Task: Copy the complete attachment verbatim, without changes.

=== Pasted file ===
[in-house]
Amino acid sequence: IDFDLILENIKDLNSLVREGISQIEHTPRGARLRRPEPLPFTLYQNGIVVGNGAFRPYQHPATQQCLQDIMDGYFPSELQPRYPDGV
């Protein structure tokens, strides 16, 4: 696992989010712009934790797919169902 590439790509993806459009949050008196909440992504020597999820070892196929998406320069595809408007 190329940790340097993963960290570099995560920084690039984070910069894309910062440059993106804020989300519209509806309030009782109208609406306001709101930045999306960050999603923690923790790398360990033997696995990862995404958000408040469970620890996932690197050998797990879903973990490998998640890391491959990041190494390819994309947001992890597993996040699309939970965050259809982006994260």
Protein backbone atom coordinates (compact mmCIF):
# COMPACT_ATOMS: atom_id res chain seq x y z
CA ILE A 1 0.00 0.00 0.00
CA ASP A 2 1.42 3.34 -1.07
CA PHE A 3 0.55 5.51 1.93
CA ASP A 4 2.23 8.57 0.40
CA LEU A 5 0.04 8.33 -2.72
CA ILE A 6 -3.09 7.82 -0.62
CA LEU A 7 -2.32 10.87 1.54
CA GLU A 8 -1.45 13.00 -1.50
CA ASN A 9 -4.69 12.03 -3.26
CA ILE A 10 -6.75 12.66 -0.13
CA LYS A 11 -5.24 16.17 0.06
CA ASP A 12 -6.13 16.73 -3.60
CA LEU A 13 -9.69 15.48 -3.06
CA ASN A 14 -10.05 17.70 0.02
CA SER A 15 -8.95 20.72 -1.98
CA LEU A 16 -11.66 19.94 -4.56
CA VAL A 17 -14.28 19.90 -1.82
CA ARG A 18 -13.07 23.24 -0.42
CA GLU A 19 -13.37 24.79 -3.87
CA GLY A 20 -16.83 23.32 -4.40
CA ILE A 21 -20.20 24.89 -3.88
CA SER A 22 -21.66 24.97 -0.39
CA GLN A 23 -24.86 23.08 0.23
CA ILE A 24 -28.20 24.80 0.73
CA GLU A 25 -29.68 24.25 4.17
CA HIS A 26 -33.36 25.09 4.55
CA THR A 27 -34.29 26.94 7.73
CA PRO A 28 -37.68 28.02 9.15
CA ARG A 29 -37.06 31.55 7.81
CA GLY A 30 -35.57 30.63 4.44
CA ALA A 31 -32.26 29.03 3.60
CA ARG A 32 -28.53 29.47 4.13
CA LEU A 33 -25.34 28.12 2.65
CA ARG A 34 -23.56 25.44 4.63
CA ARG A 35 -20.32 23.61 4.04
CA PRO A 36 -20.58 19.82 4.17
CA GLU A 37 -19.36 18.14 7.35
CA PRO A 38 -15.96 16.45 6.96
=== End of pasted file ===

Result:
[in-house]
Amino acid sequence: IDFDLILENIKDLNSLVREGISQIEHTPRGARLRRPEPLPFTLYQNGIVVGNGAFRPYQHPATQQCLQDIMDGYFPSELQPRYPDGV
């Protein structure tokens, strides 16, 4: 696992989010712009934790797919169902 590439790509993806459009949050008196909440992504020597999820070892196929998406320069595809408007 190329940790340097993963960290570099995560920084690039984070910069894309910062440059993106804020989300519209509806309030009782109208609406306001709101930045999306960050999603923690923790790398360990033997696995990862995404958000408040469970620890996932690197050998797990879903973990490998998640890391491959990041190494390819994309947001992890597993996040699309939970965050259809982006994260």
Protein backbone atom coordinates (compact mmCIF):
# COMPACT_ATOMS: atom_id res chain seq x y z
CA ILE A 1 0.00 0.00 0.00
CA ASP A 2 1.42 3.34 -1.07
CA PHE A 3 0.55 5.51 1.93
CA ASP A 4 2.23 8.57 0.40
CA LEU A 5 0.04 8.33 -2.72
CA ILE A 6 -3.09 7.82 -0.62
CA LEU A 7 -2.32 10.87 1.54
CA GLU A 8 -1.45 13.00 -1.50
CA ASN A 9 -4.69 12.03 -3.26
CA ILE A 10 -6.75 12.66 -0.13
CA LYS A 11 -5.24 16.17 0.06
CA ASP A 12 -6.13 16.73 -3.60
CA LEU A 13 -9.69 15.48 -3.06
CA ASN A 14 -10.05 17.70 0.02
CA SER A 15 -8.95 20.72 -1.98
CA LEU A 16 -11.66 19.94 -4.56
CA VAL A 17 -14.28 19.90 -1.82
CA ARG A 18 -13.07 23.24 -0.42
CA GLU A 19 -13.37 24.79 -3.87
CA GLY A 20 -16.83 23.32 -4.40
CA ILE A 21 -20.20 24.89 -3.88
CA SER A 22 -21.66 24.97 -0.39
CA GLN A 23 -24.86 23.08 0.23
CA ILE A 24 -28.20 24.80 0.73
CA GLU A 25 -29.68 24.25 4.17
CA HIS A 26 -33.36 25.09 4.55
CA THR A 27 -34.29 26.94 7.73
CA PRO A 28 -37.68 28.02 9.15
CA ARG A 29 -37.06 31.55 7.81
CA GLY A 30 -35.57 30.63 4.44
CA ALA A 31 -32.26 29.03 3.60
CA ARG A 32 -28.53 29.47 4.13
CA LEU A 33 -25.34 28.12 2.65
CA ARG A 34 -23.56 25.44 4.63
CA ARG A 35 -20.32 23.61 4.04
CA PRO A 36 -20.58 19.82 4.17
CA GLU A 37 -19.36 18.14 7.35
CA PRO A 38 -15.96 16.45 6.96